After threatening to remove, Apple said the MacOS utility amphetamine may be in the App Store

Apple has protested the threat to remove the popular utility app “Amphetamine” from the Mac App Store. According to the developers, Apple threatened to remove the app above its name, saying it violated guidelines 1.4.3 on “Tobacco and Steam Products, Illegal Drugs and Excessive Alcohol Related” guidelines.

For strangers, Amphetamine is a free app from the Mac App Store designed to keep your Mac from falling asleep. It was released in 2014 and has been on the Mac App Store ever since, but Apple only contacted William Gustafsson, the creator of the ephedrine, with allegations that Apple violated the App Store guidelines.

Complete guidelines:

The App Store does not allow applications that encourage you to consume tobacco and steam products, illegal drugs or excessive amounts of alcohol. Applications that encourage minors to consume any of these substances are not allowed to facilitate the sale of marijuana, tobacco, or controlled substances (except licensed pharmacies).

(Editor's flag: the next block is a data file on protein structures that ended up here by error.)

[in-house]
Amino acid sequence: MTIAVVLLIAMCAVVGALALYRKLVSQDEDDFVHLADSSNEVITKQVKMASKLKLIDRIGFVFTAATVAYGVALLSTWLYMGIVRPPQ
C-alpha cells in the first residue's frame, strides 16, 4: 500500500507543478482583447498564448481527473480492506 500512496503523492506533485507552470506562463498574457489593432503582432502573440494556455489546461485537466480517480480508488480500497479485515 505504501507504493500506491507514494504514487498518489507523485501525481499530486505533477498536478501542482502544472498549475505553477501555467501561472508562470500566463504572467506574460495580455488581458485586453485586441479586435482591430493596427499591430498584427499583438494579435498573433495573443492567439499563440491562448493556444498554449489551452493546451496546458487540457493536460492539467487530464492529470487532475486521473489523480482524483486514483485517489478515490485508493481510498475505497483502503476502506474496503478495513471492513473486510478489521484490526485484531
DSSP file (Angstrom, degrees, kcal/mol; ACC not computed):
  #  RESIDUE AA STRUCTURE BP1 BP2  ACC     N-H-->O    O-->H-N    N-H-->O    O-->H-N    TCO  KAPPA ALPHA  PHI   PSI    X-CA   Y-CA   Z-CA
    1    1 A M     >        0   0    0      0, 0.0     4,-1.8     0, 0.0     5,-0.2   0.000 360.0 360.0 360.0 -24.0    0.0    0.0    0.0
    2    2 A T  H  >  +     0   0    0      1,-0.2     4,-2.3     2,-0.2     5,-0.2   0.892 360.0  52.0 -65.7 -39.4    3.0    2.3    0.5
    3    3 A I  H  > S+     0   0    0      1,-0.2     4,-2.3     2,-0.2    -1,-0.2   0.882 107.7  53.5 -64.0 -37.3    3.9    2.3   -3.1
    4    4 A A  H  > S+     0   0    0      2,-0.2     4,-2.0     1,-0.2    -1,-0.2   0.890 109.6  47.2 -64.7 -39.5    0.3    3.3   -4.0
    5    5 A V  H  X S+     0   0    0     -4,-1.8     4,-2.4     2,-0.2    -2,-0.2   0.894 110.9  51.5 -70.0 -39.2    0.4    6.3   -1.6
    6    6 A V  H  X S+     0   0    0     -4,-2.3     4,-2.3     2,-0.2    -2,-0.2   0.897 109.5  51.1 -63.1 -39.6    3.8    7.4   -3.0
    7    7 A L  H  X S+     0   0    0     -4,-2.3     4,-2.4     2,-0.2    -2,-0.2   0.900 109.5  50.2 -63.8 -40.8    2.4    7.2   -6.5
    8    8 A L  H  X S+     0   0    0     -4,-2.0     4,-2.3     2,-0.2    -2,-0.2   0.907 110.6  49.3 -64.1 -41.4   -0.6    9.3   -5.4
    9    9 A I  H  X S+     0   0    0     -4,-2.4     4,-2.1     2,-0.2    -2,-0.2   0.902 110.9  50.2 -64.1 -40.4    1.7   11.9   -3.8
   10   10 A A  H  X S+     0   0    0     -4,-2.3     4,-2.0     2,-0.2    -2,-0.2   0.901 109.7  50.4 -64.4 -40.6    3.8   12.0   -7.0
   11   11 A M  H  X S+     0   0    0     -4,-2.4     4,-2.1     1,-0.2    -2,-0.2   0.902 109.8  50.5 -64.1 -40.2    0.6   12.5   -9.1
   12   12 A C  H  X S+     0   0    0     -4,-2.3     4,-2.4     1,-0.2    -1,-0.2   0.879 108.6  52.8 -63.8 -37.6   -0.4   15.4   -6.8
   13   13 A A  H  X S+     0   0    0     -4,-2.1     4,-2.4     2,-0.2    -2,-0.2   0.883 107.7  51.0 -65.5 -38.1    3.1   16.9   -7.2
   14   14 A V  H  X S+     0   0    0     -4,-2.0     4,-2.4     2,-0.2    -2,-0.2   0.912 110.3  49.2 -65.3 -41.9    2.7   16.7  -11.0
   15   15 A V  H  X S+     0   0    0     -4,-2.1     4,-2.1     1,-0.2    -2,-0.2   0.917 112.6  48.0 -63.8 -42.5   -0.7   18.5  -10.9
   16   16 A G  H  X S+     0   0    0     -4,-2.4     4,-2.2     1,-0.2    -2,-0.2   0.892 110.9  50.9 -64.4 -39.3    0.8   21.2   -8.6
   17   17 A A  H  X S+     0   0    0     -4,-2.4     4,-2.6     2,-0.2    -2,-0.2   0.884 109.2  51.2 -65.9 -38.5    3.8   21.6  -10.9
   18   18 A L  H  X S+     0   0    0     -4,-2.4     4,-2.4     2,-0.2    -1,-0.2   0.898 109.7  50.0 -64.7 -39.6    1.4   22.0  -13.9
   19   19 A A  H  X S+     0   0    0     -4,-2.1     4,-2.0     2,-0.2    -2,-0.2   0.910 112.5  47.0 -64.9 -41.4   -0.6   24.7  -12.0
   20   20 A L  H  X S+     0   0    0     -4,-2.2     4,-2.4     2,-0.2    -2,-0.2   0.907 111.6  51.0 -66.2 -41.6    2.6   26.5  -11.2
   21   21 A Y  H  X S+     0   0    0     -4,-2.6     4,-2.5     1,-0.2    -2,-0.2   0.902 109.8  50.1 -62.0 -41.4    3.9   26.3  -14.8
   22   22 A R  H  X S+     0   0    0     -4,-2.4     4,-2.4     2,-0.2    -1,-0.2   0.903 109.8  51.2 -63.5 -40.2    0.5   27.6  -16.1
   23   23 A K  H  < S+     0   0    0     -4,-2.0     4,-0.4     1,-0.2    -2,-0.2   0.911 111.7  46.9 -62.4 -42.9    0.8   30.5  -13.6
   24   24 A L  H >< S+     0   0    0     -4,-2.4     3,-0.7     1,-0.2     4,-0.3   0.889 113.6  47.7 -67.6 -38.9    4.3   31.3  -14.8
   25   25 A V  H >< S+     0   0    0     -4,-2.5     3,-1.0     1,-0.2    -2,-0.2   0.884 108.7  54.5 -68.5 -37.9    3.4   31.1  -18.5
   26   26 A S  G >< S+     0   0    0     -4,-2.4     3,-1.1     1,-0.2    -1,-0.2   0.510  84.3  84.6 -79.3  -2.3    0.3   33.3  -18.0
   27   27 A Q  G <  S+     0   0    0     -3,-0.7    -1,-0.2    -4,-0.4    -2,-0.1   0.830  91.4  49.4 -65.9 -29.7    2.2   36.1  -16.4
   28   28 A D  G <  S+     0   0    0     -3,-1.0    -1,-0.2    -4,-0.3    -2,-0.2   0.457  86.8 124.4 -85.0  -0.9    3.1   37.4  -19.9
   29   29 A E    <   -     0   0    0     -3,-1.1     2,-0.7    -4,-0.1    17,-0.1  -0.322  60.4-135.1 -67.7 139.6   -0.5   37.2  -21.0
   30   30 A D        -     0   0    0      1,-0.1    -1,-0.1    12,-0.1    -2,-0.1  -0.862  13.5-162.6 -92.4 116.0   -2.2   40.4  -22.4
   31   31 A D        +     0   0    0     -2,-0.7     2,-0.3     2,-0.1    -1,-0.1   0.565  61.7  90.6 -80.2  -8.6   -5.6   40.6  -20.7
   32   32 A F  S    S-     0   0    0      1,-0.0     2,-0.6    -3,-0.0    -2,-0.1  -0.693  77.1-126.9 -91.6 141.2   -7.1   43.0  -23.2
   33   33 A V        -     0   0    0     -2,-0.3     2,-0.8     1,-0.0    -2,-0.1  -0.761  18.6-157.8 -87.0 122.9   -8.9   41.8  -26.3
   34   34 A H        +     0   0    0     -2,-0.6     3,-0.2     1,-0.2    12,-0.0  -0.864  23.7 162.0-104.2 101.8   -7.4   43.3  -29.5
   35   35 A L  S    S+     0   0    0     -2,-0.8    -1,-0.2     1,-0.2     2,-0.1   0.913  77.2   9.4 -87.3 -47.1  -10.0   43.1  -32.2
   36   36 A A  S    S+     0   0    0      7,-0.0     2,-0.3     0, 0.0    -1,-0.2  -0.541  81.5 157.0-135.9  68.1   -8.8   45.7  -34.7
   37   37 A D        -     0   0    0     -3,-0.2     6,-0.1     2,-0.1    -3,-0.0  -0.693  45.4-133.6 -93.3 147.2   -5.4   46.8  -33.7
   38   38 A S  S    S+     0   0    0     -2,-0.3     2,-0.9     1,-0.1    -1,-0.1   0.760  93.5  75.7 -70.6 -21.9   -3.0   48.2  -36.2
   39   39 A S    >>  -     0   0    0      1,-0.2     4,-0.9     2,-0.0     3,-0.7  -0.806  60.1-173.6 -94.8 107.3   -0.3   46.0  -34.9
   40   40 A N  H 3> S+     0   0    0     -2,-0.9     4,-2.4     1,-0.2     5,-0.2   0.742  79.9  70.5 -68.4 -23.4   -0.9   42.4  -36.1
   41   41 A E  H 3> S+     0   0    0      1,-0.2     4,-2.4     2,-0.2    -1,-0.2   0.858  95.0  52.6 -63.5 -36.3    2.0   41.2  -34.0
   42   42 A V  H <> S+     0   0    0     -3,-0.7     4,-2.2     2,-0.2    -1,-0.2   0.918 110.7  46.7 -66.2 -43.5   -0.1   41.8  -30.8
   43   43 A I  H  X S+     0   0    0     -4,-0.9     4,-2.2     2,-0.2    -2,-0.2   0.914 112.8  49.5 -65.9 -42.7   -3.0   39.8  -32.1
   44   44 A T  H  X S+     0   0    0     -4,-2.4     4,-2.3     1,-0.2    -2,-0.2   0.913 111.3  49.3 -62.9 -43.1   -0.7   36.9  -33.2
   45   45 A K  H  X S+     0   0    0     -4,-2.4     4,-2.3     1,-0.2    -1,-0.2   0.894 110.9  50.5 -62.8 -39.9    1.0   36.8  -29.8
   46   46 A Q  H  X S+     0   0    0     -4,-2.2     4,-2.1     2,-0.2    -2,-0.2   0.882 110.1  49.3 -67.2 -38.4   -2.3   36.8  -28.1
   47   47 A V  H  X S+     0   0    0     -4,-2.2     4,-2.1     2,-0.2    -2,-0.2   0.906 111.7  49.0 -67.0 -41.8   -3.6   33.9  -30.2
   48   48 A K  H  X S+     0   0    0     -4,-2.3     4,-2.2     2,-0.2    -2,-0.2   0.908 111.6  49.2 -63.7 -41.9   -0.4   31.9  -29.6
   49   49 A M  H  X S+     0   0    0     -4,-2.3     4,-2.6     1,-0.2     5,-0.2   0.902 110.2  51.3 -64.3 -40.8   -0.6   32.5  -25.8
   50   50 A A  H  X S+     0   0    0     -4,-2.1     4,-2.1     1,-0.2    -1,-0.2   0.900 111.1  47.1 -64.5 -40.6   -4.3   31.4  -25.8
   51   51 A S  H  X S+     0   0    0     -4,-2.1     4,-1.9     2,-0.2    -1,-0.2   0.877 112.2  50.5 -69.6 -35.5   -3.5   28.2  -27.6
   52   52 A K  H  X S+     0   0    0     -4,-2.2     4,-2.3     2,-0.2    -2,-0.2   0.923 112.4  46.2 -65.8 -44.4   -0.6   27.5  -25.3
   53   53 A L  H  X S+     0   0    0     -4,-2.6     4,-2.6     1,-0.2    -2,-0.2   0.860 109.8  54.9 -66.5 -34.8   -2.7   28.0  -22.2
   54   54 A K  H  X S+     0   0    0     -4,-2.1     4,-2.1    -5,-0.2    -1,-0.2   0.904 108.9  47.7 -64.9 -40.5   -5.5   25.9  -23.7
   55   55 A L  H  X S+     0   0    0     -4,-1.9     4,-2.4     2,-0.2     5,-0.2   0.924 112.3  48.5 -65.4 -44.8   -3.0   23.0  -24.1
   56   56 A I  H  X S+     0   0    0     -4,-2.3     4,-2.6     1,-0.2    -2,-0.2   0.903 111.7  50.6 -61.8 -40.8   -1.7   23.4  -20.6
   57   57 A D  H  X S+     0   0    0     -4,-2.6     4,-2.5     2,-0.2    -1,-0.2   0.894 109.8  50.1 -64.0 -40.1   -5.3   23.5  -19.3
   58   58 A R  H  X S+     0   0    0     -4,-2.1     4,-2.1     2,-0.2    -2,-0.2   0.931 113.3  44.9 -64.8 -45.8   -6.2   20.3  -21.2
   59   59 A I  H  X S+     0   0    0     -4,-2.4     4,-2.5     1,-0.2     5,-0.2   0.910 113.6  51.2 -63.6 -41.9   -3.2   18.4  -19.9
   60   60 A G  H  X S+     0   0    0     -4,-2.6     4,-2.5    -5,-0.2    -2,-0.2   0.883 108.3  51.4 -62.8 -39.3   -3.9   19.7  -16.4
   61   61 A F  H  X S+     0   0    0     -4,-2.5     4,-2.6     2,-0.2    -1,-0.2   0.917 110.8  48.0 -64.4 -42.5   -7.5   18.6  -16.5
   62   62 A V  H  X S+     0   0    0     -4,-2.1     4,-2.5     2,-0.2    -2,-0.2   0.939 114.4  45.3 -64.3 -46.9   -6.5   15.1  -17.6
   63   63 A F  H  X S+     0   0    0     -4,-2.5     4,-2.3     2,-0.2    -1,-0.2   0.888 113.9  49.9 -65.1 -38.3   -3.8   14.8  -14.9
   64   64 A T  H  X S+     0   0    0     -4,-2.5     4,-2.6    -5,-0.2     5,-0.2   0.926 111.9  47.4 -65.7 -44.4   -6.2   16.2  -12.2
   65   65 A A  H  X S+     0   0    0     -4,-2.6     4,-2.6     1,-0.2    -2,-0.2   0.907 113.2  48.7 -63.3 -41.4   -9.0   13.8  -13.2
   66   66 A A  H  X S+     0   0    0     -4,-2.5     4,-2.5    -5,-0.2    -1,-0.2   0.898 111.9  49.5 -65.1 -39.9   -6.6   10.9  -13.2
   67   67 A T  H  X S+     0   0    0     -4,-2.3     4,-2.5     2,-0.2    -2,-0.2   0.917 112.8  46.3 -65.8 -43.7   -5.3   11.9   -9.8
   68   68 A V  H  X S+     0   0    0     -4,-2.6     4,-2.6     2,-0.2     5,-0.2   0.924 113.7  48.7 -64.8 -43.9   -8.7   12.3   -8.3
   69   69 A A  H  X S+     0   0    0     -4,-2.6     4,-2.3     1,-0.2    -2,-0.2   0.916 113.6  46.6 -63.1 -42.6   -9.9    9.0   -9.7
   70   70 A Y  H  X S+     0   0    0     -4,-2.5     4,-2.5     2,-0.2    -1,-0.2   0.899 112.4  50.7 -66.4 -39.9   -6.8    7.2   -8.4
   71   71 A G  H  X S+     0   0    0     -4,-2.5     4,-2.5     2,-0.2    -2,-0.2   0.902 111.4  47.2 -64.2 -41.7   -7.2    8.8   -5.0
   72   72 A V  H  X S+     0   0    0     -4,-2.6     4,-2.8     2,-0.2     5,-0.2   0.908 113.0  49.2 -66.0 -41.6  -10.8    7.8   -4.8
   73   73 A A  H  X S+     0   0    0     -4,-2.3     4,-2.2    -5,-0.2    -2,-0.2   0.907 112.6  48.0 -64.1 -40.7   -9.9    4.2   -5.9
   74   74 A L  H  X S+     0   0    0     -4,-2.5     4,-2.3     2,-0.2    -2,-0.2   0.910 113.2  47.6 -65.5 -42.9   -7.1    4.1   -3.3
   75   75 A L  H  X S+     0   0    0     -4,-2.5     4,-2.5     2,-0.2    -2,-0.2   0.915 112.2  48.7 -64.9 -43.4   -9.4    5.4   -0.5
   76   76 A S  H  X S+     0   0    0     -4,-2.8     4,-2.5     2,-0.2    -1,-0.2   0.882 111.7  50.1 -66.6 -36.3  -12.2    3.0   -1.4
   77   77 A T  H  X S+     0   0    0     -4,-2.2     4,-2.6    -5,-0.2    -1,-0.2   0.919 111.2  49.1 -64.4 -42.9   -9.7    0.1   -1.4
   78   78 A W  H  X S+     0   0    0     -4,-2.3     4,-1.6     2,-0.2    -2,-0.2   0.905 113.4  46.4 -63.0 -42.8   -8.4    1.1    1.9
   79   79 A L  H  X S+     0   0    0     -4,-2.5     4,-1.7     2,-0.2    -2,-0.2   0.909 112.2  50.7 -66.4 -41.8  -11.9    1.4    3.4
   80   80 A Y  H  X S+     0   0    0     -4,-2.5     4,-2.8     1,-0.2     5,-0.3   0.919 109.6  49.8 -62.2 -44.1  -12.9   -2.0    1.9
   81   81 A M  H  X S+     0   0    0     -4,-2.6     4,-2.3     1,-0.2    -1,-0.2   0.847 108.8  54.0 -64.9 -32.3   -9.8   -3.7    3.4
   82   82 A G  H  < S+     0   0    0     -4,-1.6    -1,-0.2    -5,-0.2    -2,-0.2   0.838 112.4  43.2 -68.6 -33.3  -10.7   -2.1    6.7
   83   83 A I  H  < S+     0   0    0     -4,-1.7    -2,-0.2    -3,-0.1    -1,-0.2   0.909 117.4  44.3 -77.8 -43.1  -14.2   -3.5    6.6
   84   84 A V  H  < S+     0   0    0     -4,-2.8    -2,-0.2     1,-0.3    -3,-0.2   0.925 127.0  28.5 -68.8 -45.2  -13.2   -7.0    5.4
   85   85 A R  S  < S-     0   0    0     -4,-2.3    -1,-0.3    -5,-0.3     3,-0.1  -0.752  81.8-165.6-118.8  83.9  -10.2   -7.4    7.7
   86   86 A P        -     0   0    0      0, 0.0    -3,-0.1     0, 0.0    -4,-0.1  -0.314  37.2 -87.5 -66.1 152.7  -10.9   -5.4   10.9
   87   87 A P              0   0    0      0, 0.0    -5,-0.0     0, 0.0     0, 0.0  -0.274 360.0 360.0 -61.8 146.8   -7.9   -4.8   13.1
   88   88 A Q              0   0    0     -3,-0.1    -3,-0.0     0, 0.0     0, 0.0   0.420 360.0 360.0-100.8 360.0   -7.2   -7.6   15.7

Apple has added specific details:

“Your application seems to promote inappropriate use of controlled substances. In particular, your app’s name and icon include a reference to controlled substances, pills. “

Apple has said that if Gustafson does not change the name and branding of amphetamines, the app will be removed from the Mac App Store on January 12. Gustafson quickly found an application and contacted Apple to discuss the situation:

On January 2021, I received a call from Apple discussing the outcome of my appeal. In that call, an Apple representative said that Apple has now acknowledged that “amphetamines” and the pill icon are being used “metaphorically” and “medically”.

In the end, Apple has backtracked on its stand and amphetamines will be allowed to remain in the Mac App Store. Nonetheless, this is another example of an inconsistent approach to the application’s App Store guidelines. There are many more apps in the Mac App Store with references to both legal and illegal drugs, which are much more ruthless than amphetamines.

You can read the full story on Gustafsson’s GitHub page here.

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